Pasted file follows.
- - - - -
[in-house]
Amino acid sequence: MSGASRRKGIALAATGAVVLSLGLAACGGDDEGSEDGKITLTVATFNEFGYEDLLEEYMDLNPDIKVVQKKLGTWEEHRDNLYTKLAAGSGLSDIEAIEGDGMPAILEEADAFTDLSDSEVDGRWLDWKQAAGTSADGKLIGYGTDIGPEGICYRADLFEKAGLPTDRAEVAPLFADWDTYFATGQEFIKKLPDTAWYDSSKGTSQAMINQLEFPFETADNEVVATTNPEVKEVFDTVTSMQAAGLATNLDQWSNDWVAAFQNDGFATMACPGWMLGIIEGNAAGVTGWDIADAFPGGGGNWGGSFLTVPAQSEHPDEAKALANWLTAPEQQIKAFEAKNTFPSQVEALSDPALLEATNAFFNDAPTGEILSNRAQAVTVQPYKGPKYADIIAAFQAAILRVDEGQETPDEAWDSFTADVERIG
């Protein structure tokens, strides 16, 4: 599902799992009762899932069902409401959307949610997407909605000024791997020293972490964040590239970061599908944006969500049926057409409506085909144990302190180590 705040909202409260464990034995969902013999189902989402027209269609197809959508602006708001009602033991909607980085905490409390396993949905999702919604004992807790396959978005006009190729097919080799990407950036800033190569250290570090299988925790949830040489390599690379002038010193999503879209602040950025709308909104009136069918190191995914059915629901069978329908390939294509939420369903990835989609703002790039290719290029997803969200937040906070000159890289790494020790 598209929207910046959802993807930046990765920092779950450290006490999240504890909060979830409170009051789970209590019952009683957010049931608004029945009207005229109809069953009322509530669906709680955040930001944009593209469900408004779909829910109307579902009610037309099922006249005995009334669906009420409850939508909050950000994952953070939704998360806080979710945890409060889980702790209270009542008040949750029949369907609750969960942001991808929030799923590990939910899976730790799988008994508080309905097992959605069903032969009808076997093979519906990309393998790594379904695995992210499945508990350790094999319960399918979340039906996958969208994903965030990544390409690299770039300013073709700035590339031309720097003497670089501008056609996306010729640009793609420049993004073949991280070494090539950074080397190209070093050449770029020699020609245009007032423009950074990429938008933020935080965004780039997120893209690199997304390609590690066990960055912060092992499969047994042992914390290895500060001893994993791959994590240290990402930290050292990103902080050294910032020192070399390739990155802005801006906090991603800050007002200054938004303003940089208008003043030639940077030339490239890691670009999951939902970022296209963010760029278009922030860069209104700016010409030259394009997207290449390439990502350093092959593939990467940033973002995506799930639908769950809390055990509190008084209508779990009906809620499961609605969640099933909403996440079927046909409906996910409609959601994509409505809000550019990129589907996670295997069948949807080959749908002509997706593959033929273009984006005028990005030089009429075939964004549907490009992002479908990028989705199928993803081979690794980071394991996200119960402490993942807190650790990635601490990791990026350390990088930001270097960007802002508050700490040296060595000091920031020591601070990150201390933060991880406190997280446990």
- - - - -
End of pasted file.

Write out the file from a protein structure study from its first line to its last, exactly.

[in-house]
Amino acid sequence: MSGASRRKGIALAATGAVVLSLGLAACGGDDEGSEDGKITLTVATFNEFGYEDLLEEYMDLNPDIKVVQKKLGTWEEHRDNLYTKLAAGSGLSDIEAIEGDGMPAILEEADAFTDLSDSEVDGRWLDWKQAAGTSADGKLIGYGTDIGPEGICYRADLFEKAGLPTDRAEVAPLFADWDTYFATGQEFIKKLPDTAWYDSSKGTSQAMINQLEFPFETADNEVVATTNPEVKEVFDTVTSMQAAGLATNLDQWSNDWVAAFQNDGFATMACPGWMLGIIEGNAAGVTGWDIADAFPGGGGNWGGSFLTVPAQSEHPDEAKALANWLTAPEQQIKAFEAKNTFPSQVEALSDPALLEATNAFFNDAPTGEILSNRAQAVTVQPYKGPKYADIIAAFQAAILRVDEGQETPDEAWDSFTADVERIG
């Protein structure tokens, strides 16, 4: 599902799992009762899932069902409401959307949610997407909605000024791997020293972490964040590239970061599908944006969500049926057409409506085909144990302190180590 705040909202409260464990034995969902013999189902989402027209269609197809959508602006708001009602033991909607980085905490409390396993949905999702919604004992807790396959978005006009190729097919080799990407950036800033190569250290570090299988925790949830040489390599690379002038010193999503879209602040950025709308909104009136069918190191995914059915629901069978329908390939294509939420369903990835989609703002790039290719290029997803969200937040906070000159890289790494020790 598209929207910046959802993807930046990765920092779950450290006490999240504890909060979830409170009051789970209590019952009683957010049931608004029945009207005229109809069953009322509530669906709680955040930001944009593209469900408004779909829910109307579902009610037309099922006249005995009334669906009420409850939508909050950000994952953070939704998360806080979710945890409060889980702790209270009542008040949750029949369907609750969960942001991808929030799923590990939910899976730790799988008994508080309905097992959605069903032969009808076997093979519906990309393998790594379904695995992210499945508990350790094999319960399918979340039906996958969208994903965030990544390409690299770039300013073709700035590339031309720097003497670089501008056609996306010729640009793609420049993004073949991280070494090539950074080397190209070093050449770029020699020609245009007032423009950074990429938008933020935080965004780039997120893209690199997304390609590690066990960055912060092992499969047994042992914390290895500060001893994993791959994590240290990402930290050292990103902080050294910032020192070399390739990155802005801006906090991603800050007002200054938004303003940089208008003043030639940077030339490239890691670009999951939902970022296209963010760029278009922030860069209104700016010409030259394009997207290449390439990502350093092959593939990467940033973002995506799930639908769950809390055990509190008084209508779990009906809620499961609605969640099933909403996440079927046909409906996910409609959601994509409505809000550019990129589907996670295997069948949807080959749908002509997706593959033929273009984006005028990005030089009429075939964004549907490009992002479908990028989705199928993803081979690794980071394991996200119960402490993942807190650790990635601490990791990026350390990088930001270097960007802002508050700490040296060595000091920031020591601070990150201390933060991880406190997280446990």